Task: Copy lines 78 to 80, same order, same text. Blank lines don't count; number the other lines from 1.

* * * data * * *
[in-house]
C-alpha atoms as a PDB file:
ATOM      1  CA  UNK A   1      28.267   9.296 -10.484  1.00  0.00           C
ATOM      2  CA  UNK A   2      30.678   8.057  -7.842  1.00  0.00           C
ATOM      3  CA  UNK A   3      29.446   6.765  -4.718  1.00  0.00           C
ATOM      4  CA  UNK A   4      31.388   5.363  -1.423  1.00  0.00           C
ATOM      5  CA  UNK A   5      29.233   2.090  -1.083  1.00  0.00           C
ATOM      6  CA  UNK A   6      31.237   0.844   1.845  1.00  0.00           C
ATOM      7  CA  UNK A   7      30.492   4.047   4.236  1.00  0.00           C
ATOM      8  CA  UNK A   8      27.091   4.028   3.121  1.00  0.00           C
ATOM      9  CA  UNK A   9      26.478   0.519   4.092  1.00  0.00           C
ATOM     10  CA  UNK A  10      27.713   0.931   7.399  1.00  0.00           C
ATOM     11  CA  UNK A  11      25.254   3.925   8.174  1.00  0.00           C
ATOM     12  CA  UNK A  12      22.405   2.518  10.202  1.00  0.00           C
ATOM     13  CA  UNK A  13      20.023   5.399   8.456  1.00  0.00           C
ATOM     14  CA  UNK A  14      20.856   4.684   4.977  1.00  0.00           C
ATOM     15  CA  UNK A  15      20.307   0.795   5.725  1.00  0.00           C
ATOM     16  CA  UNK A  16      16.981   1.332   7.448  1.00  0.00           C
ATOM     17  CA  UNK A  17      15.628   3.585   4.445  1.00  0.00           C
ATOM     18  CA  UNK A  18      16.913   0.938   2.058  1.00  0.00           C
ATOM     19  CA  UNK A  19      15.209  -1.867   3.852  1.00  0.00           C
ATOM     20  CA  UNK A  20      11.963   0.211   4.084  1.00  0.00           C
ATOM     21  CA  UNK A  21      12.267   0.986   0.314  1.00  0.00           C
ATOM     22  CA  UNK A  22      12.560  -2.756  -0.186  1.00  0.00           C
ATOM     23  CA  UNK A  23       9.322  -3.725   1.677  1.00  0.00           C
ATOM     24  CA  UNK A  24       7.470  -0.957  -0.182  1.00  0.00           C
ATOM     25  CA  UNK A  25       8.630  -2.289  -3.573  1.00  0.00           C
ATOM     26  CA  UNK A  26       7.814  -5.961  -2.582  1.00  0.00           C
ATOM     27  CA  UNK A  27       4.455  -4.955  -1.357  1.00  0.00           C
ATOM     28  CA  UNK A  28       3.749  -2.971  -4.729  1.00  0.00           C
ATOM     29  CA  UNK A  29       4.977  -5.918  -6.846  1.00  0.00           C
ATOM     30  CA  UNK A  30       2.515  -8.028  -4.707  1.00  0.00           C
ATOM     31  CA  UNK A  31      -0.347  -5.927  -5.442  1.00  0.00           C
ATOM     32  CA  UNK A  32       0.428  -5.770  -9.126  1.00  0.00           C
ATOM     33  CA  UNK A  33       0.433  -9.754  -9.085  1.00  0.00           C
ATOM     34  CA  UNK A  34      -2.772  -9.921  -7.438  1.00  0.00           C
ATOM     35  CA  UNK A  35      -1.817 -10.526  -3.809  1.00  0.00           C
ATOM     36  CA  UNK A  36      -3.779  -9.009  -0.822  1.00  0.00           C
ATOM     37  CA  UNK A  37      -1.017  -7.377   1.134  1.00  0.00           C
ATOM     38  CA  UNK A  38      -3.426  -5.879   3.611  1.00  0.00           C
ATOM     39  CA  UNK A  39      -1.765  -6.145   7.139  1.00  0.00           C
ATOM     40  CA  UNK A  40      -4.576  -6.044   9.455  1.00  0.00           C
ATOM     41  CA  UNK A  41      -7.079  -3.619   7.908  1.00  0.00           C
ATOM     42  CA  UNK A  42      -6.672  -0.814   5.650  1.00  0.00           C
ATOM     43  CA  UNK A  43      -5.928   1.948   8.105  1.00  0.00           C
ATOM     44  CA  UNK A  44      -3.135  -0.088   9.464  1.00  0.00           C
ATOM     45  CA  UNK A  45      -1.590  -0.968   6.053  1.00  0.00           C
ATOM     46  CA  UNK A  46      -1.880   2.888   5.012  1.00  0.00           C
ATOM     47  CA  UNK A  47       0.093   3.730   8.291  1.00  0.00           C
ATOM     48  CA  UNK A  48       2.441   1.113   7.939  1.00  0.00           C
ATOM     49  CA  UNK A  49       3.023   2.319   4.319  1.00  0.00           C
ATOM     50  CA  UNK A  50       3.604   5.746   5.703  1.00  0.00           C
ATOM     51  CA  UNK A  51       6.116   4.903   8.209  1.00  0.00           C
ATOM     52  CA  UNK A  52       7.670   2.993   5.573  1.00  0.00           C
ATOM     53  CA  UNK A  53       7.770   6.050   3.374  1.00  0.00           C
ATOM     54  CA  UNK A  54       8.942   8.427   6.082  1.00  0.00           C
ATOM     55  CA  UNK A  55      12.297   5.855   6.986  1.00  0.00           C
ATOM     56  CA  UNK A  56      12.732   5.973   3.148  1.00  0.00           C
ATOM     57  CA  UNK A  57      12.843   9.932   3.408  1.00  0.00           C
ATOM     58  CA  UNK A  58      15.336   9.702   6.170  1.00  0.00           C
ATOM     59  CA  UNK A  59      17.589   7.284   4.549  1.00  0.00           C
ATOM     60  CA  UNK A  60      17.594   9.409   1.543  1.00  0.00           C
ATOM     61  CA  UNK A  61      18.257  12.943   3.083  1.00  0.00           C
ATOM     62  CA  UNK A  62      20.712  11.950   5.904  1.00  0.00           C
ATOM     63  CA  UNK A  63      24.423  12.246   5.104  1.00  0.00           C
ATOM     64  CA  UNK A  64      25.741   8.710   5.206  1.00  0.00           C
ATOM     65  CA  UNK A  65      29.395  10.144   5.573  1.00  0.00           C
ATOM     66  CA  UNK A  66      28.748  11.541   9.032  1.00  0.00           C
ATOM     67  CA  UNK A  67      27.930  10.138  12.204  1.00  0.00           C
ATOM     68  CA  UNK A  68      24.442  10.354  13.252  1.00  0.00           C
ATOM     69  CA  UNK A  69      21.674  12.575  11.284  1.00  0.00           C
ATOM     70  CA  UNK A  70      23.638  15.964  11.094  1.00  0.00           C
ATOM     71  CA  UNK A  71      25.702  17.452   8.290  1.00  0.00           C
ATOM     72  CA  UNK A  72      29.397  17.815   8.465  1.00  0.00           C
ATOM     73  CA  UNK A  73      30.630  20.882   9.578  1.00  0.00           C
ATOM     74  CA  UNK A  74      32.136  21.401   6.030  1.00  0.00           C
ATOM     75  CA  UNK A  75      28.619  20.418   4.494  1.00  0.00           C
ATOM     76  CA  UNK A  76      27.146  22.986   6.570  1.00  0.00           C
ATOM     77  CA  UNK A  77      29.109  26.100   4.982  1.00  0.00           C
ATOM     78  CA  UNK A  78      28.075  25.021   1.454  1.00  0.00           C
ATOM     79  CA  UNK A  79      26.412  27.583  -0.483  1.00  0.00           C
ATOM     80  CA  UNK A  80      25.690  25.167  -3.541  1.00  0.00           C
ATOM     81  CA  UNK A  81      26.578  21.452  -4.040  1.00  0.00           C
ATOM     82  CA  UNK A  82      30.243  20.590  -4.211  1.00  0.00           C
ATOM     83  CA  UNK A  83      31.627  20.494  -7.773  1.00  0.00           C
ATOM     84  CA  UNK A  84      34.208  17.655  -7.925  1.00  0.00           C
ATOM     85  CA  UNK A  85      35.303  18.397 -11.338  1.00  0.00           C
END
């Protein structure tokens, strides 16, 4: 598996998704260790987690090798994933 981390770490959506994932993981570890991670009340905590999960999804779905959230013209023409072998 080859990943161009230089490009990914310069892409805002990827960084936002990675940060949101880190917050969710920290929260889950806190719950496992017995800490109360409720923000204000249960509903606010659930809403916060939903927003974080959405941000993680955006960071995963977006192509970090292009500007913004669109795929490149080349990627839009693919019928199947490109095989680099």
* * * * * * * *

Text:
ATOM     76  CA  UNK A  76      27.146  22.986   6.570  1.00  0.00           C
ATOM     77  CA  UNK A  77      29.109  26.100   4.982  1.00  0.00           C
ATOM     78  CA  UNK A  78      28.075  25.021   1.454  1.00  0.00           C